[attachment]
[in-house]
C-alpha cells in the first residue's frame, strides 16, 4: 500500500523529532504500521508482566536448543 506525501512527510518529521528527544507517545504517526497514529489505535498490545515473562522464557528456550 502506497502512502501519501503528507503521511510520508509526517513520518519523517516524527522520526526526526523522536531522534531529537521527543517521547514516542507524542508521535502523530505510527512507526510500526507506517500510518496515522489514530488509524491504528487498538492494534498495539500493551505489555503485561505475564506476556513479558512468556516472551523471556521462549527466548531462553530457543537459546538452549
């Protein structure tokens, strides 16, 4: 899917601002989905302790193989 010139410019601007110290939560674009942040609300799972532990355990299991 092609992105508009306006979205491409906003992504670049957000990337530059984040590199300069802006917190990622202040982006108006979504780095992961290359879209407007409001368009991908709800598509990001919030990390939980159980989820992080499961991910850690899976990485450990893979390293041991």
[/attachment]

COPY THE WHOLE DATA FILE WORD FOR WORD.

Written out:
[in-house]
C-alpha cells in the first residue's frame, strides 16, 4: 500500500523529532504500521508482566536448543 506525501512527510518529521528527544507517545504517526497514529489505535498490545515473562522464557528456550 502506497502512502501519501503528507503521511510520508509526517513520518519523517516524527522520526526526526523522536531522534531529537521527543517521547514516542507524542508521535502523530505510527512507526510500526507506517500510518496515522489514530488509524491504528487498538492494534498495539500493551505489555503485561505475564506476556513479558512468556516472551523471556521462549527466548531462553530457543537459546538452549
């Protein structure tokens, strides 16, 4: 899917601002989905302790193989 010139410019601007110290939560674009942040609300799972532990355990299991 092609992105508009306006979205491409906003992504670049957000990337530059984040590199300069802006917190990622202040982006108006979504780095992961290359879209407007409001368009991908709800598509990001919030990390939980159980989820992080499961991910850690899976990485450990893979390293041991």